Unemployment eases to 3.6% in November | Inquirer News

Unemployment eases to 3.6% in November

Hiring Gen Zs? They shun ‘toxic’ workplaces – survey

A woman goes to a job fair in Marikina City in July 2022. (File photo by LYN RILLON / Philippine Daily Inquirer)

MANILA, Philippines — The number of unemployed Filipinos dropped to an 18-year low in November last year as more jobs were created during the holiday season, although a prolonged dry spell and the state’s decision to phase out the traditional jeepneys are threatening to throw more people into joblessness.

A nationwide survey of 11,233 households showed there were 1.83 million Filipinos who were either jobless or out of business in November 2023, down from 2.09 million recorded in October, the Philippine Statistics Authority (PSA) reported on Tuesday.


That translated to an unemployment rate of 3.6 percent, down from 4.2 percent in the preceding month.


At a press conference, National Statistician Claire Dennis Mapa said this was the lowest reading since state statisticians adopted in 2005 a new definition of “unemployment” that covers those in the labor force who are not actively seeking work because of temporary illness or disability, awaiting results of previous job applications or are tired and believe that there is no work available.

“Brisk economic activities continued to drive down the country’s unemployment rate,” Domini Velasquez, chief economist at China Banking Corp., said in a commentary.

“In detail, we have observed a further rebalancing of the job market, with gains largely in the services and agriculture sectors,” she added.

Data showed that the industry that posted the biggest year-on-year increase in employment was agriculture and forestry, which added 1.24 million jobs in November. This was followed by construction (+453,000) and transportation and storage (+308,000).

But Velasquez warned that a prolonged El Niño weather phenomenon and the government’s decision to phase out old jeepneys may derail the local labor market’s recovery by hurting the agriculture and transportation sectors.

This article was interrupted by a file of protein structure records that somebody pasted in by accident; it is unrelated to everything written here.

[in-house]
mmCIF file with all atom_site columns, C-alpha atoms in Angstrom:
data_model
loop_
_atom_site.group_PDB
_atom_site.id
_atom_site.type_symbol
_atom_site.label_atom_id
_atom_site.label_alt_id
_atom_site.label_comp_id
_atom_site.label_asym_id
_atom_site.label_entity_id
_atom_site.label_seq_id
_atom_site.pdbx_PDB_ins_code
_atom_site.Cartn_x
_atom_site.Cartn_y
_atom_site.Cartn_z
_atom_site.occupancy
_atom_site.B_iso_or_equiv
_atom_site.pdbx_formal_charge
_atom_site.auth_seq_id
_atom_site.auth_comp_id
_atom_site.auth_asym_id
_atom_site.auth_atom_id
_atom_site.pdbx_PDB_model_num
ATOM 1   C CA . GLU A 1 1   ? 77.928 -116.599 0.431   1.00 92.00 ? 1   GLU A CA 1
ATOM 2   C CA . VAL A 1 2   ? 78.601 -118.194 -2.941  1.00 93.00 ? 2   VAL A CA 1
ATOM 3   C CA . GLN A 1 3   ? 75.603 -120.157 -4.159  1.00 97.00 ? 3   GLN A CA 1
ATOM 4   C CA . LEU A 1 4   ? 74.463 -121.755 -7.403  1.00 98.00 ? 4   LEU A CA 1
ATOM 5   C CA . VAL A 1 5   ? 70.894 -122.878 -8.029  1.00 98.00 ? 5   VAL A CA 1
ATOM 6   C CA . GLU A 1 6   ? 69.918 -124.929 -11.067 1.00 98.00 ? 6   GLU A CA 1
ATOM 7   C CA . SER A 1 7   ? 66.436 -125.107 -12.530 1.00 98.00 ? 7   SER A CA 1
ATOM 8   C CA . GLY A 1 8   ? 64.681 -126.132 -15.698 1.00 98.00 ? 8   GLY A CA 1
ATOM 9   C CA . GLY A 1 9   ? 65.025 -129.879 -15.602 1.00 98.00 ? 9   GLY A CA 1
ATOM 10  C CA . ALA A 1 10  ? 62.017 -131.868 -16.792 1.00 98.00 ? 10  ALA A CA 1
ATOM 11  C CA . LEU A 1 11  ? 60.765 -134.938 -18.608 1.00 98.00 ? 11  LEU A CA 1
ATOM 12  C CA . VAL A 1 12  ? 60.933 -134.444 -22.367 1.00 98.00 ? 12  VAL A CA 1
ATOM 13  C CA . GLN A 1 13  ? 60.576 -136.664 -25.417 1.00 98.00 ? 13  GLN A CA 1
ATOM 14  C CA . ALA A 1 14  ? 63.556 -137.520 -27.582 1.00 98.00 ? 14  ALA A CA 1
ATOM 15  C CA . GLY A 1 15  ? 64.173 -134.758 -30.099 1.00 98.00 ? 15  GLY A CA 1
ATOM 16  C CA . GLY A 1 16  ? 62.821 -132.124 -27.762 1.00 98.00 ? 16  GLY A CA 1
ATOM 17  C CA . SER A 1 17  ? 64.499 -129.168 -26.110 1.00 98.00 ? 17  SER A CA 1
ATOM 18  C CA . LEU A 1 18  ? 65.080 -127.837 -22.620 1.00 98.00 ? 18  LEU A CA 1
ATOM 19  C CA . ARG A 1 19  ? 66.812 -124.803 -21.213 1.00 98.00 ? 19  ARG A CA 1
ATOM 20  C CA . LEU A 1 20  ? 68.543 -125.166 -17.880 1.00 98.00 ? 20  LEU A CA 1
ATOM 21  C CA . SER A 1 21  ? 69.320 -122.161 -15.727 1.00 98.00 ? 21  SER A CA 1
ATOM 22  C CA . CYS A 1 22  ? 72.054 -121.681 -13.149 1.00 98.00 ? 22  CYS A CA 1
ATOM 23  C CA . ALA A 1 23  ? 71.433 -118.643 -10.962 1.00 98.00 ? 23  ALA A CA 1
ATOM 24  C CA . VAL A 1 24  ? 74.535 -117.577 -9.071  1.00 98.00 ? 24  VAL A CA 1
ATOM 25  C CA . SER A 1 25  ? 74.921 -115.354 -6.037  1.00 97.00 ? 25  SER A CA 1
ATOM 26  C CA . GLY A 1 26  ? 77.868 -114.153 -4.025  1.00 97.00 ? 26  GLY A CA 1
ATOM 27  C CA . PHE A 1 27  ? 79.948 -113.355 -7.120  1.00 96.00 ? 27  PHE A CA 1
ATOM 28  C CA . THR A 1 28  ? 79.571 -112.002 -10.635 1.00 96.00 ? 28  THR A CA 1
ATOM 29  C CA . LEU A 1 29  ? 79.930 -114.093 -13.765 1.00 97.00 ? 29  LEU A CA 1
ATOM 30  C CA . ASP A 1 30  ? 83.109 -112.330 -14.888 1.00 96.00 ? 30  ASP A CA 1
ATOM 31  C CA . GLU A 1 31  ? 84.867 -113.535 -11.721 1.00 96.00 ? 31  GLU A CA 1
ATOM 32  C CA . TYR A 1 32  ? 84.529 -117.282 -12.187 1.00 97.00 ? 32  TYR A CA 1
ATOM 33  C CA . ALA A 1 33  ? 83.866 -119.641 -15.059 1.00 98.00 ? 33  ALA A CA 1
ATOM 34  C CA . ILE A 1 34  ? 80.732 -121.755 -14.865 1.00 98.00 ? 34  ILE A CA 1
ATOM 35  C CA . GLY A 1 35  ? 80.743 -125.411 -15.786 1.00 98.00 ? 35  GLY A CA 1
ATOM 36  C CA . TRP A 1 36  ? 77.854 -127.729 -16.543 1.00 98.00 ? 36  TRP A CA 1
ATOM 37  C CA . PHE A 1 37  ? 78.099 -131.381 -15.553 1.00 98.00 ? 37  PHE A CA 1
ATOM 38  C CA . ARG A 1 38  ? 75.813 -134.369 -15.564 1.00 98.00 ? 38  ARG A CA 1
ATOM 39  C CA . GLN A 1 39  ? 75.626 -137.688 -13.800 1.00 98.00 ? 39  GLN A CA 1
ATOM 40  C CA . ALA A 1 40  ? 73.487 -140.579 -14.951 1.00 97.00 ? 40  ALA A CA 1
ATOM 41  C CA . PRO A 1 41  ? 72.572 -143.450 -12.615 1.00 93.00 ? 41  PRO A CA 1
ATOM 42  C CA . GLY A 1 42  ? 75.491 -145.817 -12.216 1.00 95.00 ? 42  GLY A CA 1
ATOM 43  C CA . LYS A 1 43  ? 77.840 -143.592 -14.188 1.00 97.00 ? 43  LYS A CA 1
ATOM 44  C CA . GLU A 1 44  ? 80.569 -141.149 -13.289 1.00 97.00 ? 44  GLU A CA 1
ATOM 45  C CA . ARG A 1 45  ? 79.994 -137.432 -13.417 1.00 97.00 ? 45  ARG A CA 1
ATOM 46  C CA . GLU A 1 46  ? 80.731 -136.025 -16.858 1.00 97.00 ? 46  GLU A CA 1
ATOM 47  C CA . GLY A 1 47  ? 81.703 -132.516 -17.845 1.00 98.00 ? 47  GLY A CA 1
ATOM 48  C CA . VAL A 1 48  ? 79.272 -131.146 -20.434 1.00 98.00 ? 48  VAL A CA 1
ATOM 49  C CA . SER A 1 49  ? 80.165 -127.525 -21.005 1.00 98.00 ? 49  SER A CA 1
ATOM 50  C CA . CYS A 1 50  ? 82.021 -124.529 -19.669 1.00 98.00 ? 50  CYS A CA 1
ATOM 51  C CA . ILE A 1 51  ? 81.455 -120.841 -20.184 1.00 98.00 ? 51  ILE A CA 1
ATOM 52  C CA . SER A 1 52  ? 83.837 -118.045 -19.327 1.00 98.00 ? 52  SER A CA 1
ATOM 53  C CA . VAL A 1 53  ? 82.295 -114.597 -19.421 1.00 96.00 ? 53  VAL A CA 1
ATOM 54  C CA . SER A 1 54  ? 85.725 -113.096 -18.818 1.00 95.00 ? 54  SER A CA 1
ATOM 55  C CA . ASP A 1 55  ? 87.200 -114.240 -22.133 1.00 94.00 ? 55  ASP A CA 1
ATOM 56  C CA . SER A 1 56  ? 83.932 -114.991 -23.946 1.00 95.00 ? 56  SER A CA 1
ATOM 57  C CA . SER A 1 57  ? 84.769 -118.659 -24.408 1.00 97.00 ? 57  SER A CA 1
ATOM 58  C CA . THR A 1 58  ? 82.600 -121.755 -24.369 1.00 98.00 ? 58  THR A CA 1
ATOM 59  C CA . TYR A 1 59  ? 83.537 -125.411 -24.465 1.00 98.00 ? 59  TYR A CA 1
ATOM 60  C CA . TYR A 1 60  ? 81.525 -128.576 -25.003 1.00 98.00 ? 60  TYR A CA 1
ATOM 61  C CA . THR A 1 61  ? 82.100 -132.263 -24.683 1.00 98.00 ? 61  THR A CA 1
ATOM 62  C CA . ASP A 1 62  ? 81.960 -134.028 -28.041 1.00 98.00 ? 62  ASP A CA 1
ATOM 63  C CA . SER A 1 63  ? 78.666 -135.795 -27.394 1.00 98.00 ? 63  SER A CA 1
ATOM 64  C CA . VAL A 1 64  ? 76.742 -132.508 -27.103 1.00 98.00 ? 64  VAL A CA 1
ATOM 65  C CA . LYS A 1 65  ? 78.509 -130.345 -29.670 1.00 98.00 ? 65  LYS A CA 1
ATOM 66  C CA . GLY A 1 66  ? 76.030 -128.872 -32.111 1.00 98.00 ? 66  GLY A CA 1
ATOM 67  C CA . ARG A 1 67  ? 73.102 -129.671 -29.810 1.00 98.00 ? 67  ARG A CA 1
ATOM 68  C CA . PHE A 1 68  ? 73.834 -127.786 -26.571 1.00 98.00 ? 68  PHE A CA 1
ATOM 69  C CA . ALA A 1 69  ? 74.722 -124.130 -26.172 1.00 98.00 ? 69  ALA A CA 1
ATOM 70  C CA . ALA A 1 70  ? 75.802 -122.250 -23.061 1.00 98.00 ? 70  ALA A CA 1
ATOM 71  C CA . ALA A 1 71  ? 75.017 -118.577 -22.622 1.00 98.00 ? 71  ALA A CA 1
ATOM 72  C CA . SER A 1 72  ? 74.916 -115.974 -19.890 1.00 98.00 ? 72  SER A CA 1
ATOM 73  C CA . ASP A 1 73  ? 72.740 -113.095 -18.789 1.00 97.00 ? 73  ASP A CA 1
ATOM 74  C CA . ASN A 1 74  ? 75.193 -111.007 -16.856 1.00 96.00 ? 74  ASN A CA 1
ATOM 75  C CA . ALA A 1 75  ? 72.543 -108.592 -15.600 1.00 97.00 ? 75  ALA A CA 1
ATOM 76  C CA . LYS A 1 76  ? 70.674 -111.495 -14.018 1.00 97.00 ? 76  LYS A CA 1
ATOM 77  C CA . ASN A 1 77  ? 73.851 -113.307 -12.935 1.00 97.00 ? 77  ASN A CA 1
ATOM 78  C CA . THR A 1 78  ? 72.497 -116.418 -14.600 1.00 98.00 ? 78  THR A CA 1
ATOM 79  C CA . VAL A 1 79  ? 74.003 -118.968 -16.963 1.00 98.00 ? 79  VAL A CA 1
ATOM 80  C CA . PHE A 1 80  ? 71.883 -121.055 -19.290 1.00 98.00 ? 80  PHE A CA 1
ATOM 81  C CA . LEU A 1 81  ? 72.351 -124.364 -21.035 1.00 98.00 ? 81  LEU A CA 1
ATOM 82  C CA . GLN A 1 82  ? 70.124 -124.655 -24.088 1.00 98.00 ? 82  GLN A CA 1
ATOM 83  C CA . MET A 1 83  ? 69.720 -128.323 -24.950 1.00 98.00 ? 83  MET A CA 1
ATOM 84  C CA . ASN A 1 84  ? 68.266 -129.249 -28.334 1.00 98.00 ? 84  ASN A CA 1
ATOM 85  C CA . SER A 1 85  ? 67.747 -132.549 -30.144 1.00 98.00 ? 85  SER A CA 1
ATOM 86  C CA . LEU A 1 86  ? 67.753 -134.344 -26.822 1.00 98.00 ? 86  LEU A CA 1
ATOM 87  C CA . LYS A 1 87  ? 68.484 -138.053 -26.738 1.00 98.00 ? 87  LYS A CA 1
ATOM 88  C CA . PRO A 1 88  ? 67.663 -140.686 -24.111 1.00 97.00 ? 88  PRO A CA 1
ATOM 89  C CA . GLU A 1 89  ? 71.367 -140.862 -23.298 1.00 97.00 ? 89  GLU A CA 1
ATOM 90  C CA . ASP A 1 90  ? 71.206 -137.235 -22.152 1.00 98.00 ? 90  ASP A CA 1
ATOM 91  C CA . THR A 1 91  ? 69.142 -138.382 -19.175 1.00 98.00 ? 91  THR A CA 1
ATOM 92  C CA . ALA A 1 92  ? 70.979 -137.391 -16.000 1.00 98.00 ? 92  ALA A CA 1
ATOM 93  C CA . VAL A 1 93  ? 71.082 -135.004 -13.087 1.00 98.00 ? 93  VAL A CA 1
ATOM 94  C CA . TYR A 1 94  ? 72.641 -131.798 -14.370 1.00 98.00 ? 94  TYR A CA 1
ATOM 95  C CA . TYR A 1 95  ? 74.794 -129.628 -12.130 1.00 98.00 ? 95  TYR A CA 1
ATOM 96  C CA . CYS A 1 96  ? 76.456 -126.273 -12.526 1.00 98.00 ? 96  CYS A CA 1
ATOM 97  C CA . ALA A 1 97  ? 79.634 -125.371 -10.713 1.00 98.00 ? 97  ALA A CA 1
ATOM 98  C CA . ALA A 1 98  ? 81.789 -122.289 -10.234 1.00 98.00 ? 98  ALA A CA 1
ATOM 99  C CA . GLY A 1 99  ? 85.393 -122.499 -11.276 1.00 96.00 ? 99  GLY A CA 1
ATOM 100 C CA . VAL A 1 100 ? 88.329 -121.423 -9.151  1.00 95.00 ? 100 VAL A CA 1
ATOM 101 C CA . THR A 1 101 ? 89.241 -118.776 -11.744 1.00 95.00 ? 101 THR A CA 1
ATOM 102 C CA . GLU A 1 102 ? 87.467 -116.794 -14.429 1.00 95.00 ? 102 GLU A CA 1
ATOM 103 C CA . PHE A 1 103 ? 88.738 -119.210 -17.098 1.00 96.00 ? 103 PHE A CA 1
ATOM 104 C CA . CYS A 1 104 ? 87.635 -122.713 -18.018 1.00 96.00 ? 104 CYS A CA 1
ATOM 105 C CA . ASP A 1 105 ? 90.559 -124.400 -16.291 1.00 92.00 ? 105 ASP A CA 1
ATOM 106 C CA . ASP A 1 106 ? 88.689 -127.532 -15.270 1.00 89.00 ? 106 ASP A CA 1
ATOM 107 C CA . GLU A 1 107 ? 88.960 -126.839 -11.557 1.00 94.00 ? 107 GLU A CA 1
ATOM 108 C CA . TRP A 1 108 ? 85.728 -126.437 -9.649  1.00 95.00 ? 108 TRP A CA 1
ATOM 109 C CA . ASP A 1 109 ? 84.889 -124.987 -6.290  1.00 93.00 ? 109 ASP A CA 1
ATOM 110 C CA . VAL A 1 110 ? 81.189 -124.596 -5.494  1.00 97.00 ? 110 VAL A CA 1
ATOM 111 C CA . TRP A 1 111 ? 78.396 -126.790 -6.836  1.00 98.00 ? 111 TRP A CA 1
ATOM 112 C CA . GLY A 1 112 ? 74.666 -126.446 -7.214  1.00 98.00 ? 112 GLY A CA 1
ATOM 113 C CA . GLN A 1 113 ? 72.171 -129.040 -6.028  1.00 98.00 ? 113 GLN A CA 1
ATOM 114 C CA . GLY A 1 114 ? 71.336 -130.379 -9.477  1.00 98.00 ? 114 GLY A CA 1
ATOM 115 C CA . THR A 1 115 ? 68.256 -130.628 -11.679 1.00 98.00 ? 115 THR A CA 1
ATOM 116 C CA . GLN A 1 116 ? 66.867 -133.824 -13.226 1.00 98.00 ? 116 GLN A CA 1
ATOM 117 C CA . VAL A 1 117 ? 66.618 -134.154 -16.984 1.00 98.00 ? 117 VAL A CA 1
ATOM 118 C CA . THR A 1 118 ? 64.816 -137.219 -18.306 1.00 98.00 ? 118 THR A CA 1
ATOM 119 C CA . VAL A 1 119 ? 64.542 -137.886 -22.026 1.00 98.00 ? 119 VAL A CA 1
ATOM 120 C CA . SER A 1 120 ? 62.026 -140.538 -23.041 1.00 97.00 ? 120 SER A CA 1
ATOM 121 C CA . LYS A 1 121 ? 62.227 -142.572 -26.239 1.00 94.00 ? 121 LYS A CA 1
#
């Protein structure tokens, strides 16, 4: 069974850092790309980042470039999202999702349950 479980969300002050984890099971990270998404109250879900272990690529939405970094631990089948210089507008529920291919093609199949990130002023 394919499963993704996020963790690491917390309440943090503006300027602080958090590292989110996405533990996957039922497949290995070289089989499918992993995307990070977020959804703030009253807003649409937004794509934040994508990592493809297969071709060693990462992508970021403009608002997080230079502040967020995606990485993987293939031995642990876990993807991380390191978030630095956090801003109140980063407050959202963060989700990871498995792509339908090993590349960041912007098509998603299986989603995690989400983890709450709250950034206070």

“In 2024, we expect job gains to largely come from the services sector as the country benefits from lower inflation to support consumption and increasing tourist arrivals. The industry sector will likely be a mix of improving construction outlook and moderating manufacturing activities,” she said.


Low quality jobs

While more Filipinos were able to find work, the seasonal jobs created by the holiday rush were of low quality.

Figures showed there were 5.79 million employed persons who looked for more working hours in November to augment their income, up from 5.60 million in October.

That yielded an underemployment rate of 11.7 percent, unchanged from the previous month.

The PSA’s Mapa said underemployment was prevalent among those who are self-employed, the number of which rose to 14.21 million in November, from 13.27 million in the previous month.

At the same time, the easing of joblessness happened amid an increase in job seekers in the country.

According to the PSA, 51.47 million people were part of the nation’s labor force, which represents people age 15 years old and above who actively looked for work during a period.

That was equivalent to a labor force participation rate (LFPR) of 65.9 percent in November, higher than October’s 63.9 percent.

However, the November LFPR was markedly lower than the 67.5 percent recorded a year ago.

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Mapa said the decline was mainly due to reduced participation of young people and women in the labor force because of family responsibilities, schooling, and age-related factors.

TAGS: Philippine Statistics Authority, Unemployment

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